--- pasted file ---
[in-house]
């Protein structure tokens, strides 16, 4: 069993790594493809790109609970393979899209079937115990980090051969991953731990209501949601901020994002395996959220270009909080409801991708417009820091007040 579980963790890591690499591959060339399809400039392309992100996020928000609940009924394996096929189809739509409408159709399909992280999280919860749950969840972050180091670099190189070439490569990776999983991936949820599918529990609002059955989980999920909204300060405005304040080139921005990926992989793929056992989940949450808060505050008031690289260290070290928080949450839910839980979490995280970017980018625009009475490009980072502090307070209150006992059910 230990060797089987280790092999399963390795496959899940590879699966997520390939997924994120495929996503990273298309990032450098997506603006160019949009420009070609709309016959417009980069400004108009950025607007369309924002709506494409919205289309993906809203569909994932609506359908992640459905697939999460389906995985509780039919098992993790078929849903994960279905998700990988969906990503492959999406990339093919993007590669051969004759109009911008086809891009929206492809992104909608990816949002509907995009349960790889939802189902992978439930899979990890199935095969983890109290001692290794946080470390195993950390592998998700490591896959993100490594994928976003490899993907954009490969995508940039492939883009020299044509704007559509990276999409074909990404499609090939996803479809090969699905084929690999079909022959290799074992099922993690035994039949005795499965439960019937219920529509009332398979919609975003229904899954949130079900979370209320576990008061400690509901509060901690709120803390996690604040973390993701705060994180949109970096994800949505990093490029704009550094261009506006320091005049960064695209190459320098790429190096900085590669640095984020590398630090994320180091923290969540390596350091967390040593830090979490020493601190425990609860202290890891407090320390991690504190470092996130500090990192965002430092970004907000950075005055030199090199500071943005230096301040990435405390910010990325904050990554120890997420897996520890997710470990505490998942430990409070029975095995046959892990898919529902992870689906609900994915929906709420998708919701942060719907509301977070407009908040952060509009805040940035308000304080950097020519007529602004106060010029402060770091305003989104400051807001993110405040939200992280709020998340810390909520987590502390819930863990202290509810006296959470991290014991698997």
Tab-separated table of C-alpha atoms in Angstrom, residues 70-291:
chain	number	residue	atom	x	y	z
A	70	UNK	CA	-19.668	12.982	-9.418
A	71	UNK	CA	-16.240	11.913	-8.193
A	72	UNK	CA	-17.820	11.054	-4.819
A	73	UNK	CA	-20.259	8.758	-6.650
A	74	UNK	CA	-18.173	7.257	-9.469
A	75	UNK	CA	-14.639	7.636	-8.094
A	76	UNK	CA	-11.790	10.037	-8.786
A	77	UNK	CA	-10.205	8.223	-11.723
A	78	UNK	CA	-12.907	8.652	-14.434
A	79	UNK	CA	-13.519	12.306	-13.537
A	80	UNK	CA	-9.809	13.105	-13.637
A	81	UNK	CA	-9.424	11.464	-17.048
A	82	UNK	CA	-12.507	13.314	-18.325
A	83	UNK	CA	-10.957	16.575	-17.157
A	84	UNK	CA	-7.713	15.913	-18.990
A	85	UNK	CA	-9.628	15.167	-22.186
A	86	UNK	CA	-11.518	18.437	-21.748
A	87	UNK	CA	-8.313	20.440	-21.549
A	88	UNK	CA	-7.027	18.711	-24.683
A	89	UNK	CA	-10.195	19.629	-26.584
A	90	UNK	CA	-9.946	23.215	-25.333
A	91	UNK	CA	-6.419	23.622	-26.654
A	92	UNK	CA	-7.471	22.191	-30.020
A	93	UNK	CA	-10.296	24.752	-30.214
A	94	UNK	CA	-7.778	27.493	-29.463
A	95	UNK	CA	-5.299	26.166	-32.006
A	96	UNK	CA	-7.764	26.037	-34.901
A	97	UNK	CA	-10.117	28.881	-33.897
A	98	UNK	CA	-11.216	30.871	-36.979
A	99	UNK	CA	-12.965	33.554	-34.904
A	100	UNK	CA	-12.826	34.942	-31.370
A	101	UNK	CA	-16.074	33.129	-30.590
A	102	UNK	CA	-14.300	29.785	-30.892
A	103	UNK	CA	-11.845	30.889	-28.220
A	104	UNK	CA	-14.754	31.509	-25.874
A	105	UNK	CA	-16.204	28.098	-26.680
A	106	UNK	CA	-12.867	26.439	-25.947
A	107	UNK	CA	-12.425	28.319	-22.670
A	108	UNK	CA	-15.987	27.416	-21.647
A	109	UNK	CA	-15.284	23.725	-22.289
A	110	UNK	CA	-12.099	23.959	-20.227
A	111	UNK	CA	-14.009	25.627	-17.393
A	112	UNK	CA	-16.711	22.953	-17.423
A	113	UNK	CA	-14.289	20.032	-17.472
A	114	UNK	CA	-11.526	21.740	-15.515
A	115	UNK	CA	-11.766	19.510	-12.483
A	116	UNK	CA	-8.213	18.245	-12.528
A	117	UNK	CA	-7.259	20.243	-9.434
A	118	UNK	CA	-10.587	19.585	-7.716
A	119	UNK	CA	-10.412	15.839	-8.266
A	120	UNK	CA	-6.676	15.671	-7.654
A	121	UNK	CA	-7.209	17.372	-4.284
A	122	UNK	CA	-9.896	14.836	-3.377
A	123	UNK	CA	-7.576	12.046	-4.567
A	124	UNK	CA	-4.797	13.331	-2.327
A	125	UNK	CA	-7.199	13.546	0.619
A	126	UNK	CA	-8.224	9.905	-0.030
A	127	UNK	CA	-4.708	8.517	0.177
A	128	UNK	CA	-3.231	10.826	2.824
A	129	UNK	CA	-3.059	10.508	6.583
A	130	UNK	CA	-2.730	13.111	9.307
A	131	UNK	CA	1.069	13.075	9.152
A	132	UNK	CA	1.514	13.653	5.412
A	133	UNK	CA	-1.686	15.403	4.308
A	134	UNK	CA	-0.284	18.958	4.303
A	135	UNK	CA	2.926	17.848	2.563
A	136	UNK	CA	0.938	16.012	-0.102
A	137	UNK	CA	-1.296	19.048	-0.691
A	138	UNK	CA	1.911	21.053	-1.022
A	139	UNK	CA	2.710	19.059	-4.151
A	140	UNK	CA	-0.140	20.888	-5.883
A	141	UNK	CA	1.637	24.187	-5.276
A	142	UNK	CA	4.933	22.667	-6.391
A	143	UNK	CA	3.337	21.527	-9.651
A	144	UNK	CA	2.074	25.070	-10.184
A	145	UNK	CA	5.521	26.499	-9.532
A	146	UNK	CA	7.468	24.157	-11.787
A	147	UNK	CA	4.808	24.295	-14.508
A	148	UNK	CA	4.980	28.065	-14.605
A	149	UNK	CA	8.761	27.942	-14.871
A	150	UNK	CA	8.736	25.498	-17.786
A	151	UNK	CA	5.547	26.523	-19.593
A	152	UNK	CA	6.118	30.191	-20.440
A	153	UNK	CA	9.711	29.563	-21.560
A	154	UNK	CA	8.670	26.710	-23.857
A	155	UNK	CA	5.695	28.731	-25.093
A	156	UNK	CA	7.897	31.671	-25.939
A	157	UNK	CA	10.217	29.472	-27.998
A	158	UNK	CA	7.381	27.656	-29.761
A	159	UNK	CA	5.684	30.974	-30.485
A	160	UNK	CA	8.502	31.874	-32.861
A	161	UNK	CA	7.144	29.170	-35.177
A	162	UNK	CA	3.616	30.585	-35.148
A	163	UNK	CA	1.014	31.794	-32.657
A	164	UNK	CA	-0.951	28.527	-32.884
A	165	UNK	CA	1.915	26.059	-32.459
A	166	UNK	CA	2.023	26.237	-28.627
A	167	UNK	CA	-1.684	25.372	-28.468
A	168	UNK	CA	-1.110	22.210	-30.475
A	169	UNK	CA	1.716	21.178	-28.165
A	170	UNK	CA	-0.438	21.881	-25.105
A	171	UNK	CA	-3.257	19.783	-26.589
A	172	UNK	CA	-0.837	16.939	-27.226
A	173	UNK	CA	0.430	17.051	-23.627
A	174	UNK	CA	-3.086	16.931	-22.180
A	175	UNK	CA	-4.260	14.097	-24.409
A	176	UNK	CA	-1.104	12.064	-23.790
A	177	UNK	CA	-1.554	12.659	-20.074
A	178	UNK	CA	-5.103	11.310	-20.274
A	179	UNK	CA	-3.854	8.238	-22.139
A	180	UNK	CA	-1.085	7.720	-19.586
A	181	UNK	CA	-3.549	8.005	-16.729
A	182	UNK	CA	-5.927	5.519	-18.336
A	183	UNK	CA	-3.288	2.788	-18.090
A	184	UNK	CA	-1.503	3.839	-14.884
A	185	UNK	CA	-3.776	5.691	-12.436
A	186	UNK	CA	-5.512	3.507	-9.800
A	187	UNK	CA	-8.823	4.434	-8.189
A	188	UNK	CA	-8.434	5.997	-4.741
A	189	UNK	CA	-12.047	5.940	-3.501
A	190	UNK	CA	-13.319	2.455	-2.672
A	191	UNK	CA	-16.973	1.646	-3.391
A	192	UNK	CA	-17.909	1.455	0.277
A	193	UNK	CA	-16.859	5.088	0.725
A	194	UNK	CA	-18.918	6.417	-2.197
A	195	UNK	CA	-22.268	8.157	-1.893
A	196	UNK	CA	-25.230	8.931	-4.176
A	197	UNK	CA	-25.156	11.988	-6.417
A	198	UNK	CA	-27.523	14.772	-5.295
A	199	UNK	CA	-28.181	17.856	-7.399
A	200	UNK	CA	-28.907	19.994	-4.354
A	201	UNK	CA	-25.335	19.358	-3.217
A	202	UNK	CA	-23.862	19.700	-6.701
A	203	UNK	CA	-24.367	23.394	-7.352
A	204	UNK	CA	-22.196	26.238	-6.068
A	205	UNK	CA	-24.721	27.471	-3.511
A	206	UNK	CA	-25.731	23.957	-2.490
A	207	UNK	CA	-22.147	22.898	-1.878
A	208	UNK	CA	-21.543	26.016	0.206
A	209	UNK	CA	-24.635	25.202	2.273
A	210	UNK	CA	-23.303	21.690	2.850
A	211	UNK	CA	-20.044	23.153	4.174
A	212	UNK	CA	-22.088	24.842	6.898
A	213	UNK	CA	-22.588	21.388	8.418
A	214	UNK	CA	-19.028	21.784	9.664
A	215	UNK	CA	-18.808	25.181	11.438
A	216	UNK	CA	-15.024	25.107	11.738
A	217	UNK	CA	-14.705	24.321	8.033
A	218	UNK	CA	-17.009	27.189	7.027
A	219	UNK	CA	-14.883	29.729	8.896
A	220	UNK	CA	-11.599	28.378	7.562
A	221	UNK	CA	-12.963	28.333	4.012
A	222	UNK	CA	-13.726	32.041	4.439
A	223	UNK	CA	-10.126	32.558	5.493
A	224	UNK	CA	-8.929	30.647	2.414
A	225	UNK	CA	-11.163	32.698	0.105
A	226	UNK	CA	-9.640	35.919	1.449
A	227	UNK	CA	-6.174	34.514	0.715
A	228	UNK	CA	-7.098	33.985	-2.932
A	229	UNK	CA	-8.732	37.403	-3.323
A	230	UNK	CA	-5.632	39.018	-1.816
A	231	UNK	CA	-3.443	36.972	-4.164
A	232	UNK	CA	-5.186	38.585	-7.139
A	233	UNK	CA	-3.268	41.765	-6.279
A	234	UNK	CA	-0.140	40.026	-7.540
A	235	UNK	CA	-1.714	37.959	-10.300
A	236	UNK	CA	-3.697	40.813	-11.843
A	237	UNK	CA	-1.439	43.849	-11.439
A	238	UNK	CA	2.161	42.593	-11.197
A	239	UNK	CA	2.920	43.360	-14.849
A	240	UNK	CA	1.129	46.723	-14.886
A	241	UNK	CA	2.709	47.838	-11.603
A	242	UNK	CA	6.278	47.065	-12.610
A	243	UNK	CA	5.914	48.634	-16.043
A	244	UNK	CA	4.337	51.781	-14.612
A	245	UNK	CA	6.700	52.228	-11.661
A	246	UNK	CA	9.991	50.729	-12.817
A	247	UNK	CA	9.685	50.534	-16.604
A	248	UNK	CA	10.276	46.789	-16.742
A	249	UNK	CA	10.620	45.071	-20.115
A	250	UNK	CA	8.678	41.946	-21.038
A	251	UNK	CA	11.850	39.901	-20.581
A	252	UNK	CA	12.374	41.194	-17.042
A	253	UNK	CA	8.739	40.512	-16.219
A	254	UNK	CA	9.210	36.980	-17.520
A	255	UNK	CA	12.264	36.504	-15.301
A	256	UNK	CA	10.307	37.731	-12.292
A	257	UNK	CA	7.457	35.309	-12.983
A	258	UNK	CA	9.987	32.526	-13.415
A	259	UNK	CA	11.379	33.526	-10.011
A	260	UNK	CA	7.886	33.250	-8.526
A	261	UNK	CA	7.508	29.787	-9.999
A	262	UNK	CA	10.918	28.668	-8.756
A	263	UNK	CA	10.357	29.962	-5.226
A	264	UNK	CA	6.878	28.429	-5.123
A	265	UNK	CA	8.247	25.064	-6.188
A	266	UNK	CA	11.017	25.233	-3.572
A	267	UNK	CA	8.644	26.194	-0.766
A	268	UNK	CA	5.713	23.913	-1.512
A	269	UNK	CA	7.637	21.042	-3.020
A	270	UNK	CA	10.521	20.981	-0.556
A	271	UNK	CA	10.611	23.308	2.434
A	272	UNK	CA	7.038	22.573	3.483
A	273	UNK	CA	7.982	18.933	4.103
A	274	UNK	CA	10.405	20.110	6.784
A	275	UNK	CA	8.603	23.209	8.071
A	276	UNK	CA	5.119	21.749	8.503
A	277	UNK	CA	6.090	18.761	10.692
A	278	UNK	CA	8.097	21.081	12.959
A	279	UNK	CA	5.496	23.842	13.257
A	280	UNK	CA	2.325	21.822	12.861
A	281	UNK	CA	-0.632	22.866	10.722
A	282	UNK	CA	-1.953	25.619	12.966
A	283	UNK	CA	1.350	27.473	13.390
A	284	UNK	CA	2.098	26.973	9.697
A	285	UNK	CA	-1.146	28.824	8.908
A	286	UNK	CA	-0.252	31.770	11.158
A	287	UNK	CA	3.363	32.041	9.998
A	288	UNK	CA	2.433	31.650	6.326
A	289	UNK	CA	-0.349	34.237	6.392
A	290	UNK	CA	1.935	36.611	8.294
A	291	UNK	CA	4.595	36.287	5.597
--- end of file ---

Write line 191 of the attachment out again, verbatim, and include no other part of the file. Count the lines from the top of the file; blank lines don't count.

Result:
A	256	UNK	CA	10.307	37.731	-12.292